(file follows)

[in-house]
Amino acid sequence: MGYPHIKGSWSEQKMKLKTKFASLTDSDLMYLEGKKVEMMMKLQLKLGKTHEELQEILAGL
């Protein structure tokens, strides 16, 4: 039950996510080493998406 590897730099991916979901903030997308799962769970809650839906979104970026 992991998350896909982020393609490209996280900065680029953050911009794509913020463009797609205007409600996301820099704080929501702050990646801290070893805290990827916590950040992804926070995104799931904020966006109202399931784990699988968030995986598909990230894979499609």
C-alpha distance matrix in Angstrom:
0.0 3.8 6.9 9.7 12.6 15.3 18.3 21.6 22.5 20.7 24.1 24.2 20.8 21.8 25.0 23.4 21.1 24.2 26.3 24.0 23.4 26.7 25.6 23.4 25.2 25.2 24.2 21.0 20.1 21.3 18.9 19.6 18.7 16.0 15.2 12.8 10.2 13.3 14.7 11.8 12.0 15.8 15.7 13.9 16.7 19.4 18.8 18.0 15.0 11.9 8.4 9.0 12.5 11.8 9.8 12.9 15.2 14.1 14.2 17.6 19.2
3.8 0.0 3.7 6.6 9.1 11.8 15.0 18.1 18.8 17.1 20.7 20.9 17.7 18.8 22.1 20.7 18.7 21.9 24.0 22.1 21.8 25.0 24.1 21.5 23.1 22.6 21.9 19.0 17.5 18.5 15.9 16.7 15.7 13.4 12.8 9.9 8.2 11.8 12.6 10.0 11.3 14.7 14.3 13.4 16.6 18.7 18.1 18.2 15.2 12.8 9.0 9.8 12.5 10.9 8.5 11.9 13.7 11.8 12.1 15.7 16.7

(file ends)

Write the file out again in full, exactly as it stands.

[in-house]
Amino acid sequence: MGYPHIKGSWSEQKMKLKTKFASLTDSDLMYLEGKKVEMMMKLQLKLGKTHEELQEILAGL
């Protein structure tokens, strides 16, 4: 039950996510080493998406 590897730099991916979901903030997308799962769970809650839906979104970026 992991998350896909982020393609490209996280900065680029953050911009794509913020463009797609205007409600996301820099704080929501702050990646801290070893805290990827916590950040992804926070995104799931904020966006109202399931784990699988968030995986598909990230894979499609």
C-alpha distance matrix in Angstrom:
0.0 3.8 6.9 9.7 12.6 15.3 18.3 21.6 22.5 20.7 24.1 24.2 20.8 21.8 25.0 23.4 21.1 24.2 26.3 24.0 23.4 26.7 25.6 23.4 25.2 25.2 24.2 21.0 20.1 21.3 18.9 19.6 18.7 16.0 15.2 12.8 10.2 13.3 14.7 11.8 12.0 15.8 15.7 13.9 16.7 19.4 18.8 18.0 15.0 11.9 8.4 9.0 12.5 11.8 9.8 12.9 15.2 14.1 14.2 17.6 19.2
3.8 0.0 3.7 6.6 9.1 11.8 15.0 18.1 18.8 17.1 20.7 20.9 17.7 18.8 22.1 20.7 18.7 21.9 24.0 22.1 21.8 25.0 24.1 21.5 23.1 22.6 21.9 19.0 17.5 18.5 15.9 16.7 15.7 13.4 12.8 9.9 8.2 11.8 12.6 10.0 11.3 14.7 14.3 13.4 16.6 18.7 18.1 18.2 15.2 12.8 9.0 9.8 12.5 10.9 8.5 11.9 13.7 11.8 12.1 15.7 16.7